0–5 11 20 87 47 
6–25 10 17 75 86 
26–125 18 54 100 
126–250 45 100 
251–500 27 13 100 
>500 11 100 
AUC ROC = 0.844 (0.767–0.898)     
DNA (ng/ml)No. of patientsNo. of controlsSensitivity %Specificity %
0–5 11 20 87 47 
6–25 10 17 75 86 
26–125 18 54 100 
126–250 45 100 
251–500 27 13 100 
>500 11 100 
AUC ROC = 0.844 (0.767–0.898)     
Table 3

Quantification (weighted means) of circulating DNA in plasma at baseline and during follow-up

No. of casesDNA (ng/ml) baselineDNA (ng/ml) follow-up
Patients 38 333 61 
 Outcome    
  NEDa 35 345 34 
 Time interval    
  1–6 14 216 45 
  7–12 501 39 
  13–18 318 32 
  19–24 440 27 
  >24 471 15 
 REC 193 375 
Controls 43 18  
No. of casesDNA (ng/ml) baselineDNA (ng/ml) follow-up
Patients 38 333 61 
 Outcome    
  NEDa 35 345 34 
 Time interval    
  1–6 14 216 45 
  7–12 501 39 
  13–18 318 32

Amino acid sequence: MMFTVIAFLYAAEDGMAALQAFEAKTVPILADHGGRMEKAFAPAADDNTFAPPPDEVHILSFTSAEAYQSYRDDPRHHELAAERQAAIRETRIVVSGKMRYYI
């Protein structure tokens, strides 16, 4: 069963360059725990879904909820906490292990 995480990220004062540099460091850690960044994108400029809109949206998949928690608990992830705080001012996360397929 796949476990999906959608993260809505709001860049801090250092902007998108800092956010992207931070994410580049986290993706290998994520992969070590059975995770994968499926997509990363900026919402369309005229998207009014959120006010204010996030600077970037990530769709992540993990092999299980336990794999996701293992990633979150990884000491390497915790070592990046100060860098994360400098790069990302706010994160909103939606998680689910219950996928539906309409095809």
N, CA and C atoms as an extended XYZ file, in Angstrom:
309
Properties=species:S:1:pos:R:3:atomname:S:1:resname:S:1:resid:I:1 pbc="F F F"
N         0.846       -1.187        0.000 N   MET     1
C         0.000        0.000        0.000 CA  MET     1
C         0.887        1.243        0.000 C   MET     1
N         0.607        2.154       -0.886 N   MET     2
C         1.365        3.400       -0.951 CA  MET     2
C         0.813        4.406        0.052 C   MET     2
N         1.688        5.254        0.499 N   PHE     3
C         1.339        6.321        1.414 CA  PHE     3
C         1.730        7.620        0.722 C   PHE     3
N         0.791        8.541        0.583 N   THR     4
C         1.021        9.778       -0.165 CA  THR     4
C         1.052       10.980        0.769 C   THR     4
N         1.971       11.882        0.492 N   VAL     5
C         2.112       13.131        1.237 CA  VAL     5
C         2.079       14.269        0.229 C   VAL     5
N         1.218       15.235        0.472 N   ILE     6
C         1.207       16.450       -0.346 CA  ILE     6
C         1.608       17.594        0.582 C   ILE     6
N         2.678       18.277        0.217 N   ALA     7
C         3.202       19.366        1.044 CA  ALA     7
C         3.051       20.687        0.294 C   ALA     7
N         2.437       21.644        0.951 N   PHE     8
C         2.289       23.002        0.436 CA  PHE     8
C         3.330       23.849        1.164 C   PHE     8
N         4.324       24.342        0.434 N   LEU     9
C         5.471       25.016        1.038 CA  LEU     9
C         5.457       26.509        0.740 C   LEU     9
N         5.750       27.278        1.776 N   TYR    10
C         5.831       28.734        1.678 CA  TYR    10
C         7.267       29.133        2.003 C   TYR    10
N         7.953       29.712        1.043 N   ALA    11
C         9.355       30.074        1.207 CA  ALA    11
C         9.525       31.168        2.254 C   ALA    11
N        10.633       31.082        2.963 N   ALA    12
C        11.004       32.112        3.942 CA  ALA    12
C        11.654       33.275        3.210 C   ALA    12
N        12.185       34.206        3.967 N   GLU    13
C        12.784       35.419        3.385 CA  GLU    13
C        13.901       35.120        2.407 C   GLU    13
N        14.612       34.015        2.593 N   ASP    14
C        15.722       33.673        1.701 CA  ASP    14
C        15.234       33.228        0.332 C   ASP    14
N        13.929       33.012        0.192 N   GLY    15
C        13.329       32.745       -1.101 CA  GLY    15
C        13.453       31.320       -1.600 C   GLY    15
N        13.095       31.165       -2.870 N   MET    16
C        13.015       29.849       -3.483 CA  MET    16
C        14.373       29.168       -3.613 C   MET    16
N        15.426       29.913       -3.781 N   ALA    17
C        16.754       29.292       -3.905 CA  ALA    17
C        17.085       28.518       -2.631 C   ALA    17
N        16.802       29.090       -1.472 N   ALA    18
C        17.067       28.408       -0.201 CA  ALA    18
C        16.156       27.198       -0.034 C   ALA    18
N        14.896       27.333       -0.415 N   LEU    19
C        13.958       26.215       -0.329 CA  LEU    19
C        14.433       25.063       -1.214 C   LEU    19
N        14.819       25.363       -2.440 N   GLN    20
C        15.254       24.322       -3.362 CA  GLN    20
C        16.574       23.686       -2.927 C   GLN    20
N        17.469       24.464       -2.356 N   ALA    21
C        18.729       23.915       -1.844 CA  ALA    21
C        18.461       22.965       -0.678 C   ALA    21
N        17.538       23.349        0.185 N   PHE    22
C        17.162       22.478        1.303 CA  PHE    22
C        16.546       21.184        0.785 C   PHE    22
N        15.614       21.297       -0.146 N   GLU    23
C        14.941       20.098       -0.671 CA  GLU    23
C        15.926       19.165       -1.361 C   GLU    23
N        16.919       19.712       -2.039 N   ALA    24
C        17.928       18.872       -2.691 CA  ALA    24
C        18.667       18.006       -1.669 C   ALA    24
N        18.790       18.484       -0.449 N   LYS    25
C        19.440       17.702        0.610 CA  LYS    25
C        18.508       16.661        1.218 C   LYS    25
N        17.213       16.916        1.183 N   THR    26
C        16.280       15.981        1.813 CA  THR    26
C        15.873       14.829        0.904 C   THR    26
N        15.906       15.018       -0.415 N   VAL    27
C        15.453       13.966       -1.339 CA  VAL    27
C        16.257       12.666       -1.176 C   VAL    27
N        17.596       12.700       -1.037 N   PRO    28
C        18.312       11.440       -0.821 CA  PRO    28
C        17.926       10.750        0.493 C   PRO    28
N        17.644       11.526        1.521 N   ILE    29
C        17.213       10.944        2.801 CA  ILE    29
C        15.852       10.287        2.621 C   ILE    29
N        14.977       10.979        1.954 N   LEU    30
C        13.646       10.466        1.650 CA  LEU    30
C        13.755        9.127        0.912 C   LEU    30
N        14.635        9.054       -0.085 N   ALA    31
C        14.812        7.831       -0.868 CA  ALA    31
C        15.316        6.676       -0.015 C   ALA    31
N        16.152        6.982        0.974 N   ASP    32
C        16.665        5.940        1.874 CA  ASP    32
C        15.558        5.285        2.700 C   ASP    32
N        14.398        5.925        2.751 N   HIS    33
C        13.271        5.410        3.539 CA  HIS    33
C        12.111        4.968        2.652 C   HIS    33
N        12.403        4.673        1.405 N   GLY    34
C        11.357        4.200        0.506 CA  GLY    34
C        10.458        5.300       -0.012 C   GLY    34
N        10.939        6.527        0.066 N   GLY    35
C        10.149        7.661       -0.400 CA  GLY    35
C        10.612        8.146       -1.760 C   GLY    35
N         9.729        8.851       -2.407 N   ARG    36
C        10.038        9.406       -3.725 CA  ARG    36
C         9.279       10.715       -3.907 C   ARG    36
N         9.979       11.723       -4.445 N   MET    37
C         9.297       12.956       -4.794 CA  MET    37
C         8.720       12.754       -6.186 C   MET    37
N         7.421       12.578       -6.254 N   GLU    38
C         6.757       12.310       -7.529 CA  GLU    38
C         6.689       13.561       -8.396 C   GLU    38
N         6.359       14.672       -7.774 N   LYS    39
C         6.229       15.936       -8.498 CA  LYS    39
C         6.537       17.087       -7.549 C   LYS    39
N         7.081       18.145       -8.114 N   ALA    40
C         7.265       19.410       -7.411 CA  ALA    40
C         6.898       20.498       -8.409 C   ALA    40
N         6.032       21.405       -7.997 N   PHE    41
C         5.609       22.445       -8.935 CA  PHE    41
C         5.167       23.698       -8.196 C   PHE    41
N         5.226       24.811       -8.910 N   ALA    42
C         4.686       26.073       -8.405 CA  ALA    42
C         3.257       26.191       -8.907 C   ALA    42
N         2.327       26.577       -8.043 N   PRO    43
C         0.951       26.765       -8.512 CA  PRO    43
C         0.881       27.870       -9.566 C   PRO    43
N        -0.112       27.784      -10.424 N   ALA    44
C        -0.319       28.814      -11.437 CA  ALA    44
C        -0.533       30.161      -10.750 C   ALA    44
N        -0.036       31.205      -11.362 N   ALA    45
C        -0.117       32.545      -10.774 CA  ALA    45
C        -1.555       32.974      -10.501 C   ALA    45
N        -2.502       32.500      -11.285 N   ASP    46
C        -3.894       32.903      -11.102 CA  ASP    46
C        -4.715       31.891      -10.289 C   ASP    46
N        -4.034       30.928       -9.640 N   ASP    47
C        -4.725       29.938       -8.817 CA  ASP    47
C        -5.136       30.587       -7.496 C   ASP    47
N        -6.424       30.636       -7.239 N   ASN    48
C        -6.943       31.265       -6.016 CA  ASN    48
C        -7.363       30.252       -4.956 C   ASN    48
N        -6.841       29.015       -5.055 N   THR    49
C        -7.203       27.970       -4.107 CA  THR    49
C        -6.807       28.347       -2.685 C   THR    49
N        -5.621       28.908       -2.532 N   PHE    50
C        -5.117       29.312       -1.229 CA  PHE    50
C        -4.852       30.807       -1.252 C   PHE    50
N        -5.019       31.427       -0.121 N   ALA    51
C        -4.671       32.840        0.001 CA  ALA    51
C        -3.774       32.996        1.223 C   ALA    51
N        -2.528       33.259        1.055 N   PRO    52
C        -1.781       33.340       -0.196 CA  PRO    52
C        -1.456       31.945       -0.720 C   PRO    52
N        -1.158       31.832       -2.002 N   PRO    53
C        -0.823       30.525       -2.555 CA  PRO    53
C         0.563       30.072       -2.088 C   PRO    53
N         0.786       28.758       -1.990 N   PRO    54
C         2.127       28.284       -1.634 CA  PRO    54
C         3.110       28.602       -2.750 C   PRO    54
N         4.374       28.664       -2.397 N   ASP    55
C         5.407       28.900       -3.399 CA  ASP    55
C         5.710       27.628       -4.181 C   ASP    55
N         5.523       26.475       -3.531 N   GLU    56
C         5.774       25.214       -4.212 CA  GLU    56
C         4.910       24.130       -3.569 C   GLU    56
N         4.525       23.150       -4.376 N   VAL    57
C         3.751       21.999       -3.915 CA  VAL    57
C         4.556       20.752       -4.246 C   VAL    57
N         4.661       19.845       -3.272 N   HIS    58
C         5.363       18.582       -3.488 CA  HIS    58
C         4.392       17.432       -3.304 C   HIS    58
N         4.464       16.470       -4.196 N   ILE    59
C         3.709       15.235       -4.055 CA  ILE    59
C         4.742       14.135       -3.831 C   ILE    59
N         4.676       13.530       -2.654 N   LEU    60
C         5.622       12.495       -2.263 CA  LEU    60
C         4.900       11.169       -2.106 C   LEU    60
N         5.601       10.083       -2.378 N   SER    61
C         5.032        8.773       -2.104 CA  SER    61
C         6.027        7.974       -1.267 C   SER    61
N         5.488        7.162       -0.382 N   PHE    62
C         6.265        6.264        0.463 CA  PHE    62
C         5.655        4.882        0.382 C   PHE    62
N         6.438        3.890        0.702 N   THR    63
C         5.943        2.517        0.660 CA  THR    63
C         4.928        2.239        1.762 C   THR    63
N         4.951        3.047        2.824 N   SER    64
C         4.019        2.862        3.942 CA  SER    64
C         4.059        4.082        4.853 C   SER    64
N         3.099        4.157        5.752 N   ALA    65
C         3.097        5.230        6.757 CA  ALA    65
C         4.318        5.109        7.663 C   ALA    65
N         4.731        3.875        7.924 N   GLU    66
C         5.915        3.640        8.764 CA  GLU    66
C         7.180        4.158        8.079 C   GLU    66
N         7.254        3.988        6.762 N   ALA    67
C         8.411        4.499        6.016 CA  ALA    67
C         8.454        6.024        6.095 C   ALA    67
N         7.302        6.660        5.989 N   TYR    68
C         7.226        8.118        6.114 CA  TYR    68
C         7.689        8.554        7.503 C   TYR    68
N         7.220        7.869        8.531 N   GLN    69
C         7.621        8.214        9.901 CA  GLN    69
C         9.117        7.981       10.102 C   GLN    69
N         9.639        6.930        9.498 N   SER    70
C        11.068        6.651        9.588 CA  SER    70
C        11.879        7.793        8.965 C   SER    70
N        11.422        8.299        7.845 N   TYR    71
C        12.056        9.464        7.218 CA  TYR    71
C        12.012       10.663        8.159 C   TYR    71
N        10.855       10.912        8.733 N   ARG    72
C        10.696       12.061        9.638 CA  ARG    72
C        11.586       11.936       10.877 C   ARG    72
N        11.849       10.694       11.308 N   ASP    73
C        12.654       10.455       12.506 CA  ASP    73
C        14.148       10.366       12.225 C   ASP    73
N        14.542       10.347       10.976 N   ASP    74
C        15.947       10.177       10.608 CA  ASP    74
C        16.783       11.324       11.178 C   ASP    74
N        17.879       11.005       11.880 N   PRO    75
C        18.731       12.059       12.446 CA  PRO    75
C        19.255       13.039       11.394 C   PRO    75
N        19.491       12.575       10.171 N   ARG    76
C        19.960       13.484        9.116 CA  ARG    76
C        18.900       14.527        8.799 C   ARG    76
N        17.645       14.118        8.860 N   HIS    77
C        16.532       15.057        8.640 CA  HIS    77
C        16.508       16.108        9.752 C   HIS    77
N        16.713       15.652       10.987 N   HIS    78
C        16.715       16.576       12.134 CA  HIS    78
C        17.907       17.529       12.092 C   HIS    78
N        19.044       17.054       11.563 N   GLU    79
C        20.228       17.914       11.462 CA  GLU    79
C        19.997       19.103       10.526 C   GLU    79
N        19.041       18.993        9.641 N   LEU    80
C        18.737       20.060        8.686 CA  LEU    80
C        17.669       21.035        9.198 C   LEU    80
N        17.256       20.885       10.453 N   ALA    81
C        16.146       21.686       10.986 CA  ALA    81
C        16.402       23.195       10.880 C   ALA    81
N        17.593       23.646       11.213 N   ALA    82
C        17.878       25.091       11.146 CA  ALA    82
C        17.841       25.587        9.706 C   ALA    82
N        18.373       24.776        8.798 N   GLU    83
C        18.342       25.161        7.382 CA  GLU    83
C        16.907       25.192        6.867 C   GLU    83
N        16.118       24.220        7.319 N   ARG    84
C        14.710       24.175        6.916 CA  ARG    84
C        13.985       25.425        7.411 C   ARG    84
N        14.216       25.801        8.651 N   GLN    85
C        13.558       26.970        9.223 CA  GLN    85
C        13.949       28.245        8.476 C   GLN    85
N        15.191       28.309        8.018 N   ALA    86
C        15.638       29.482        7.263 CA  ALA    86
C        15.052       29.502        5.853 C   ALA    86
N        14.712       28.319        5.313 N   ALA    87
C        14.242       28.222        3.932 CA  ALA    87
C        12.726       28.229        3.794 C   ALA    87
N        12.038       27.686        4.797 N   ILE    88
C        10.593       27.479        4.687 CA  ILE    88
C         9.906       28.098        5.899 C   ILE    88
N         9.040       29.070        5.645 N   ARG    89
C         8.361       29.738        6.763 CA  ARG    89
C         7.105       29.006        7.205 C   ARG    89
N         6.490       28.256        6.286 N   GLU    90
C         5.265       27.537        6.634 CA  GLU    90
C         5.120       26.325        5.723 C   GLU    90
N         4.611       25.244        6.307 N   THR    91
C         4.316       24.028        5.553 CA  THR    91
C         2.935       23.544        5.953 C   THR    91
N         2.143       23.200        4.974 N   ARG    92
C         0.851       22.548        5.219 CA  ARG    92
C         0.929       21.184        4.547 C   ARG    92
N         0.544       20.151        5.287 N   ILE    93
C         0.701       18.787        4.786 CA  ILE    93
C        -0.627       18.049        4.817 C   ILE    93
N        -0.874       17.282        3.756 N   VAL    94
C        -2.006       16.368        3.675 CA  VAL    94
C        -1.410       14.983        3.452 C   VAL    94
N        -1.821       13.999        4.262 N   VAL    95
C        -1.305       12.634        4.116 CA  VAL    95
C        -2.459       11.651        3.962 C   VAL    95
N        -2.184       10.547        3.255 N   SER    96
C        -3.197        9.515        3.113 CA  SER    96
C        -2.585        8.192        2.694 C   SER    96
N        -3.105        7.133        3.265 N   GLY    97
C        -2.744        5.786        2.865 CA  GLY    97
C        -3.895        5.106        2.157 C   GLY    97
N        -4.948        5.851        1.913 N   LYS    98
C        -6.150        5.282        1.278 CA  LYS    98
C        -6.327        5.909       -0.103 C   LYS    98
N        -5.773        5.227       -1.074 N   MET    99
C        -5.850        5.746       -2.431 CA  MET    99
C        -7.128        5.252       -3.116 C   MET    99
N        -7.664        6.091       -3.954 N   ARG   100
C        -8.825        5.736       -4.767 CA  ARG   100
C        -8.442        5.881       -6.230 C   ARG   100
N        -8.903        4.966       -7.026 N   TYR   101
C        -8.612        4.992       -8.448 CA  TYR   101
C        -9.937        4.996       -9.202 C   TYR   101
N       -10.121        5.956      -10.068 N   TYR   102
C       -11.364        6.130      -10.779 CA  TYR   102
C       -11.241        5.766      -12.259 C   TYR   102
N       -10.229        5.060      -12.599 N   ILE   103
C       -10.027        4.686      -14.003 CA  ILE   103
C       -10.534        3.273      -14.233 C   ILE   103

19–24 440 27 
  >24 471 15 
 REC 193 375 
Controls 43 18  
a

NED, no evidence of disease; REC, recurrence of disease.

Table 4

Microsatellite alterations (3p)a in tumors and plasma samples of followed-up individuals

nTumorFALbPlasma 1Plasma 2c
Patients 35 20/33 (61%) 0.4 9/20 (45%) 2/20 (10%)d 
Controls 43   0/43  
nTumorFALbPlasma 1Plasma 2c
Patients 35 20/33 (61%) 0.4 9/20 (45%) 2/20 (10%)d 
Controls 43   0/43  
a

3p14.2 (D3S1300, FHIT locus), 3p21 (D3S1289), 3p23 (D3S1266), 3p24.2 (D3S2338), 3p25–26 (D3S1304).

b

Average FAL.

c

4–24-month interval after surgery.

d

Two relapsing cases.